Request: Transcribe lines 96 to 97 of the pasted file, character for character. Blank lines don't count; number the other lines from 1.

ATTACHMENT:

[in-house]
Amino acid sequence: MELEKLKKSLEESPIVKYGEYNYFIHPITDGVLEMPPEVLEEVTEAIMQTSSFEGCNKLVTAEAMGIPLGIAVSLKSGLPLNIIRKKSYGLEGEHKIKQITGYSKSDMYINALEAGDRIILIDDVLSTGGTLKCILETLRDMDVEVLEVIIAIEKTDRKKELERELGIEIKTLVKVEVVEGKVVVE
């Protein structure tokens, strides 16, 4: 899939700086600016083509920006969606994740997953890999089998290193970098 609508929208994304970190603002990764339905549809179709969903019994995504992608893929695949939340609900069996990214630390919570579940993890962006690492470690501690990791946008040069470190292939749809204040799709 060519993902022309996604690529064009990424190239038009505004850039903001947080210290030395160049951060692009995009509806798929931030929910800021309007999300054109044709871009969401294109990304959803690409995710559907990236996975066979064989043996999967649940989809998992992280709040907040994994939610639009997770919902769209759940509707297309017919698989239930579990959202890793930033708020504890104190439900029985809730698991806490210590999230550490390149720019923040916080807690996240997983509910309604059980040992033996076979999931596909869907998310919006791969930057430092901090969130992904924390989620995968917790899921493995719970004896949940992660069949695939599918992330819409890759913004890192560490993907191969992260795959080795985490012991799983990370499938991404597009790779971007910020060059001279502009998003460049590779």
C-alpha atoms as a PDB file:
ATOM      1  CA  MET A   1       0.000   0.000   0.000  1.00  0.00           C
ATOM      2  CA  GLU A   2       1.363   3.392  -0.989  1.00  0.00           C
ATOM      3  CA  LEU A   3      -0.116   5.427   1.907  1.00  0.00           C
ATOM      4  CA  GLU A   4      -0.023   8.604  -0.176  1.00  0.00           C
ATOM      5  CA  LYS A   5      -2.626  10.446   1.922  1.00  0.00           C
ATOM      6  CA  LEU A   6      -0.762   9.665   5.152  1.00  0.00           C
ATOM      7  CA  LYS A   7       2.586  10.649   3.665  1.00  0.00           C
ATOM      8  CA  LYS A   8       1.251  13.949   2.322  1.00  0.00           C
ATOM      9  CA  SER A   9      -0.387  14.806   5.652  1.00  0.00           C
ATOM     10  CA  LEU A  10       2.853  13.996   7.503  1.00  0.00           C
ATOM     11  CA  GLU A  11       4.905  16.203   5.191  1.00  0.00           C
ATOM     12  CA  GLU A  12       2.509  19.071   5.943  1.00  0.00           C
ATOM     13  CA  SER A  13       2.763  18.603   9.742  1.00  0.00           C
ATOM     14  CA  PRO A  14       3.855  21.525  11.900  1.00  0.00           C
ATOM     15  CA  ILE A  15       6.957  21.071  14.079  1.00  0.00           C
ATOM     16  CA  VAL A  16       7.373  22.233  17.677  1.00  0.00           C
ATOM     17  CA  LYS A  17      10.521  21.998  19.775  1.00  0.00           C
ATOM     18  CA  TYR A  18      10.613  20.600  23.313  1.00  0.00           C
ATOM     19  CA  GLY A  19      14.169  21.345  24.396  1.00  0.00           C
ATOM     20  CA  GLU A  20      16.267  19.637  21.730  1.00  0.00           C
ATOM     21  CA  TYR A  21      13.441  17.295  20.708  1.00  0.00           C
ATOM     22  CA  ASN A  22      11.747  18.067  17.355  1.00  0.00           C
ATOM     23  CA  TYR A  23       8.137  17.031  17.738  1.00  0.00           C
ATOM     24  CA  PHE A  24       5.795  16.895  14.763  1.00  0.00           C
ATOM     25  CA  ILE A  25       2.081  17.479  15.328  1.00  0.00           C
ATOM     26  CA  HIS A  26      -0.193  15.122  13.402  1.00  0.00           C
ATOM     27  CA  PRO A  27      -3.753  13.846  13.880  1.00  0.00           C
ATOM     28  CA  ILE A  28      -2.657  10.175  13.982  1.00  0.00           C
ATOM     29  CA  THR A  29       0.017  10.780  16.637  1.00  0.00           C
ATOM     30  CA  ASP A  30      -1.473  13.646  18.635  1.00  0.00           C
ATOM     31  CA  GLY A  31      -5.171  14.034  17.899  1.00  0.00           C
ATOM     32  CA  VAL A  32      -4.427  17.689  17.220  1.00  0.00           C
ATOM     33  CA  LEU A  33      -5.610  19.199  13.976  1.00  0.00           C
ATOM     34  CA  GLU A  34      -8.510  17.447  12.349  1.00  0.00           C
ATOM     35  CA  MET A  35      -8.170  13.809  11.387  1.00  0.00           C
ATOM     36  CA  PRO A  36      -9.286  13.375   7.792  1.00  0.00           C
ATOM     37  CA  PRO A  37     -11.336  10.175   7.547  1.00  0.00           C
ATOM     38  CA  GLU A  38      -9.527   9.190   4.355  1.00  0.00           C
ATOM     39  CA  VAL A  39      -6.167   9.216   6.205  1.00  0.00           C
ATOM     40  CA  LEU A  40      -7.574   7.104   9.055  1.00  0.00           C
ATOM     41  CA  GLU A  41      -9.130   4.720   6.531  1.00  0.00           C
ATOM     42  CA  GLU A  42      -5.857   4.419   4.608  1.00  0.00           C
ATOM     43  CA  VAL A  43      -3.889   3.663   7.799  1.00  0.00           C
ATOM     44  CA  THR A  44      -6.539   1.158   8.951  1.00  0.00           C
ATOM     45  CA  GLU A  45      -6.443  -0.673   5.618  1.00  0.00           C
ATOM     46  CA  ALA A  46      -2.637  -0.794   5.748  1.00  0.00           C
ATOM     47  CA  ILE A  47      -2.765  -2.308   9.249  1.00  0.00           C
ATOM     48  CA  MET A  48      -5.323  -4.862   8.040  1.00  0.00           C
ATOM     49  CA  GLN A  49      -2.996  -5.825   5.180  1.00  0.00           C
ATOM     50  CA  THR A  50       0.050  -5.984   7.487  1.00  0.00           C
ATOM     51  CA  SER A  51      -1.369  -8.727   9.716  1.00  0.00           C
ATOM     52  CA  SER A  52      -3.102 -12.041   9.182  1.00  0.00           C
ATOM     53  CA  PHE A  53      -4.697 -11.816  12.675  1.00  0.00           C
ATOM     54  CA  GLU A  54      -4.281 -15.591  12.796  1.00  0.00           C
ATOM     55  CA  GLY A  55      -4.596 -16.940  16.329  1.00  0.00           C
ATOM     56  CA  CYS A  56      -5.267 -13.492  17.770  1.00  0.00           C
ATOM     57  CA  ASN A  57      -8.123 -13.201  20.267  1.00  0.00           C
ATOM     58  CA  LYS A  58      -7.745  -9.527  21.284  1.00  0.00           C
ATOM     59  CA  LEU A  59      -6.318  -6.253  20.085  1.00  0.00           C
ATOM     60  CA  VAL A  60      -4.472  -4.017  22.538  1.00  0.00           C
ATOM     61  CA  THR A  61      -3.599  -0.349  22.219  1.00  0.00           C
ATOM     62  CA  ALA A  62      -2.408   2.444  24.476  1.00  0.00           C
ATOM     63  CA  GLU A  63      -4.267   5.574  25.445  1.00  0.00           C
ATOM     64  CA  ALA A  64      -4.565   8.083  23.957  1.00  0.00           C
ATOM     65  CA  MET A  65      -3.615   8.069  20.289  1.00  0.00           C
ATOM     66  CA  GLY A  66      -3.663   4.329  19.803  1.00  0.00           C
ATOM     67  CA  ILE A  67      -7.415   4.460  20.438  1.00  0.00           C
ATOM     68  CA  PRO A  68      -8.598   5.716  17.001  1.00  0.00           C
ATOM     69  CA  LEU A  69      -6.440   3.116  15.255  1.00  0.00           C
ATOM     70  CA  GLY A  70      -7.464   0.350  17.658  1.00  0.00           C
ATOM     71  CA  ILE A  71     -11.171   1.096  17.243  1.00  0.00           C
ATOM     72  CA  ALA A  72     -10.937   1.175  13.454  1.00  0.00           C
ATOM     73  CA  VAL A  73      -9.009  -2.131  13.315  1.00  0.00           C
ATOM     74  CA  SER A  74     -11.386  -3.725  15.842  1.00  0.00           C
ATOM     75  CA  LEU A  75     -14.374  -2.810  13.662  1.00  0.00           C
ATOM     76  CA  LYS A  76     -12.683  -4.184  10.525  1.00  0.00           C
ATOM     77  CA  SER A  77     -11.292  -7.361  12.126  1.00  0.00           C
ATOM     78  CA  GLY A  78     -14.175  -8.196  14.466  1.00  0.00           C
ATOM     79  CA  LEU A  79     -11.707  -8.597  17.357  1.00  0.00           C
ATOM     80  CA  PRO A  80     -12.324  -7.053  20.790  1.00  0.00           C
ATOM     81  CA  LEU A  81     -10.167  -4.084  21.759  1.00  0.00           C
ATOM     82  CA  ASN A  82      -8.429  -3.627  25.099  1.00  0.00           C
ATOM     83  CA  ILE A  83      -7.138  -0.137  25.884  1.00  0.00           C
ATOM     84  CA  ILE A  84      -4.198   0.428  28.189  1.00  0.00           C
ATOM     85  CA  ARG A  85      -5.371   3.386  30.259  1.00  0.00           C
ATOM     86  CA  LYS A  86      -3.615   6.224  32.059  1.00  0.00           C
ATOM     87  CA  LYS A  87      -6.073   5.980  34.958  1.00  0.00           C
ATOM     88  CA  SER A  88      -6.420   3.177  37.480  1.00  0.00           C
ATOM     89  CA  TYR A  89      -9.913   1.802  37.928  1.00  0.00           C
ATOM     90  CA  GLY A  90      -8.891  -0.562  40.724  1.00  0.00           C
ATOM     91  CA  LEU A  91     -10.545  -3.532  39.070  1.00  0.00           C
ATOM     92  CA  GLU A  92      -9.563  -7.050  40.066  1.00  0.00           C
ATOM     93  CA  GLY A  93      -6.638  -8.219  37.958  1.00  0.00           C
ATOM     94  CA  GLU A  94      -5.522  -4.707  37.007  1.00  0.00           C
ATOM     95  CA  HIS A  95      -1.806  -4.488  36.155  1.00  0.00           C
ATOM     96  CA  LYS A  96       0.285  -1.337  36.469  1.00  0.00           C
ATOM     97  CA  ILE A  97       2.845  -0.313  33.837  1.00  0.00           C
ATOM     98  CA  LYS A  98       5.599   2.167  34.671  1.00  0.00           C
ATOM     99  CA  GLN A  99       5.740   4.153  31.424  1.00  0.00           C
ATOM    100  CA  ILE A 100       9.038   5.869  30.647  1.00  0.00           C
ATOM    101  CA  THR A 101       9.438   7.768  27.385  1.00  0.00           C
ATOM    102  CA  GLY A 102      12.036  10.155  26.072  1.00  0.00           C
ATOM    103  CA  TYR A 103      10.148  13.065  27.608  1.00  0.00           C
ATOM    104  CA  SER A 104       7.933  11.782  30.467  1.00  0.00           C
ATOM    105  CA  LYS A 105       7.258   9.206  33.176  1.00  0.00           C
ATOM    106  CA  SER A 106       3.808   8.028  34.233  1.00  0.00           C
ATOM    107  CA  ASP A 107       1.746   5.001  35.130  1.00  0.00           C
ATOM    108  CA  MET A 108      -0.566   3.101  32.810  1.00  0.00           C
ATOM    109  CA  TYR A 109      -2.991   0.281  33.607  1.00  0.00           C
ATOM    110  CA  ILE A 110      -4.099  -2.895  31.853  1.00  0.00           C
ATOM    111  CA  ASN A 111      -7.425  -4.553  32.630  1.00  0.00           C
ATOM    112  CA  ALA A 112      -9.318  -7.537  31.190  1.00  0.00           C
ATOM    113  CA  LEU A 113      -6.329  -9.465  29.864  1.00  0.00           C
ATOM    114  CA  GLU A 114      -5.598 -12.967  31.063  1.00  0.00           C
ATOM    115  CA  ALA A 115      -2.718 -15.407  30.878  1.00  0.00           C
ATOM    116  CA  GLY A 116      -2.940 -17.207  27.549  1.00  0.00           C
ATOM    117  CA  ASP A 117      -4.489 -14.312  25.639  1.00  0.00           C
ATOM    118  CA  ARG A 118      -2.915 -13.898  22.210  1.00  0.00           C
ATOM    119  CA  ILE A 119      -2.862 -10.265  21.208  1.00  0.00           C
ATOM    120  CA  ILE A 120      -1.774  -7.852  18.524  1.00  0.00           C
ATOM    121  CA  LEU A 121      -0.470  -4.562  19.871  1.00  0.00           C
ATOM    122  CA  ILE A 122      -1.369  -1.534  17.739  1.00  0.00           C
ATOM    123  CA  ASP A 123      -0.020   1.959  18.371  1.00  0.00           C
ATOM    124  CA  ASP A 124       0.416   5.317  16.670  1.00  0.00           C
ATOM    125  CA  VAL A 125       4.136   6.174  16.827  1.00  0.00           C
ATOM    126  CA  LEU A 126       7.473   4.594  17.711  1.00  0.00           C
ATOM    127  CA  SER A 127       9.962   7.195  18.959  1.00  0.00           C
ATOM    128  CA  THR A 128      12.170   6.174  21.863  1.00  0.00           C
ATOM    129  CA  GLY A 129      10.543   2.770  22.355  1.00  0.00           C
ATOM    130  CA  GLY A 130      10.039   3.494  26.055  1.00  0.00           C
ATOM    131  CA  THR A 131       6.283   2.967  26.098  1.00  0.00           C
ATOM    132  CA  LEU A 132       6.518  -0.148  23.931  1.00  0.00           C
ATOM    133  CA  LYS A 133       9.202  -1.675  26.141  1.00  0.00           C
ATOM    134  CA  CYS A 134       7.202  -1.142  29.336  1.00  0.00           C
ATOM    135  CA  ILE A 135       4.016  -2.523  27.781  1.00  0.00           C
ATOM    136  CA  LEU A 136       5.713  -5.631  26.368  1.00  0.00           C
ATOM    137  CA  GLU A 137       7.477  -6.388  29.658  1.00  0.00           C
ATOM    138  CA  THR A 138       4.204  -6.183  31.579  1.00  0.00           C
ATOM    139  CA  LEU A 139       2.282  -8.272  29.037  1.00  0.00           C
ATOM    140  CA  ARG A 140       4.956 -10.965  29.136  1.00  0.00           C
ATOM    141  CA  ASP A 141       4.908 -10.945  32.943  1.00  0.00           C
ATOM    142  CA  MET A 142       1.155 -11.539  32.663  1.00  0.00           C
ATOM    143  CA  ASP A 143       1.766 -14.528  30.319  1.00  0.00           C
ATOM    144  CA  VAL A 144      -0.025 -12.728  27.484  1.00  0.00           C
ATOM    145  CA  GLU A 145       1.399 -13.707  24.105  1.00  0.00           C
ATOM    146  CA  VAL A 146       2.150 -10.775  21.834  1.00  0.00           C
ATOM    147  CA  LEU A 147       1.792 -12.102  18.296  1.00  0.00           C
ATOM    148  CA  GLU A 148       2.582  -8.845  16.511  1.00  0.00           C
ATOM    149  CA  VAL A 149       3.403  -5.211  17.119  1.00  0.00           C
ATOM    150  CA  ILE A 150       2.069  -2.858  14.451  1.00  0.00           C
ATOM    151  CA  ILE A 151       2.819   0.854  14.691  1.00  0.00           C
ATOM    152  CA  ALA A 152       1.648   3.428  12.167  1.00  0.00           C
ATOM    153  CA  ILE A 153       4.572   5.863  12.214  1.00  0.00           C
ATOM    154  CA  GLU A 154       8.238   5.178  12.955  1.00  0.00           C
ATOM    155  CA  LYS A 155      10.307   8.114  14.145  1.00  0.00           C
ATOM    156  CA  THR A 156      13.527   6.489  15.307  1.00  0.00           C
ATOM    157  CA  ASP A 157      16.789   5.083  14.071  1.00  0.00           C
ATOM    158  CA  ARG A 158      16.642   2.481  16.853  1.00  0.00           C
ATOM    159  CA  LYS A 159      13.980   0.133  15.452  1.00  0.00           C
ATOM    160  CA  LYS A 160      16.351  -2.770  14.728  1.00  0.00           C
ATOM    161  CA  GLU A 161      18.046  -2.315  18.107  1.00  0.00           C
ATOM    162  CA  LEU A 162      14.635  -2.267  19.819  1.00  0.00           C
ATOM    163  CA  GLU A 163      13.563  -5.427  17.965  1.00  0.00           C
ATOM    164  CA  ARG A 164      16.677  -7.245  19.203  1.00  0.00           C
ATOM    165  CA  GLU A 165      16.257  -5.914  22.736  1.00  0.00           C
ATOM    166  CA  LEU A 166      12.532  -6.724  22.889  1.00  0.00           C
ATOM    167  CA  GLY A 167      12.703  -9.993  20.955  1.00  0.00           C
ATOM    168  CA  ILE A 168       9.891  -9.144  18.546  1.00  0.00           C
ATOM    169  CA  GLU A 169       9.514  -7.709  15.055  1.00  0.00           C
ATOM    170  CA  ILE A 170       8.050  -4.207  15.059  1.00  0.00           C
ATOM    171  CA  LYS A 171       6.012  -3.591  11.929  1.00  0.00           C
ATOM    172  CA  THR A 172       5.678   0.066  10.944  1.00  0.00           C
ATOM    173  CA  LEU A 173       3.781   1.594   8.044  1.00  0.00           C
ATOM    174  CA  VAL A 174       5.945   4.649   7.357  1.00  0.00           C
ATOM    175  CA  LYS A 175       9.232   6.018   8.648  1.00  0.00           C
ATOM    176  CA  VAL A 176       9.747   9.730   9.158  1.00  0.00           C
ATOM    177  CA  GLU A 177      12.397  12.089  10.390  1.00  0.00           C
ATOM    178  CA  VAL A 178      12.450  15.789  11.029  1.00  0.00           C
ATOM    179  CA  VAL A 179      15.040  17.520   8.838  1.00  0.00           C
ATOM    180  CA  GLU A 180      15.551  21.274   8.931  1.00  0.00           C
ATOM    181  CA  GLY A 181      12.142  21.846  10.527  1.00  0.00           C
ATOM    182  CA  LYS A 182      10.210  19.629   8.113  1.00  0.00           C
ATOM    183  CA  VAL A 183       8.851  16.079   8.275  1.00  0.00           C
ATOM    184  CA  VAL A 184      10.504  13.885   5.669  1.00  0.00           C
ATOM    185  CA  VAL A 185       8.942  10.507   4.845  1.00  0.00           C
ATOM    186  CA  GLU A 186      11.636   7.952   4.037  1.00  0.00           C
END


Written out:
ATOM     92  CA  GLU A  92      -9.563  -7.050  40.066  1.00  0.00           C
ATOM     93  CA  GLY A  93      -6.638  -8.219  37.958  1.00  0.00           C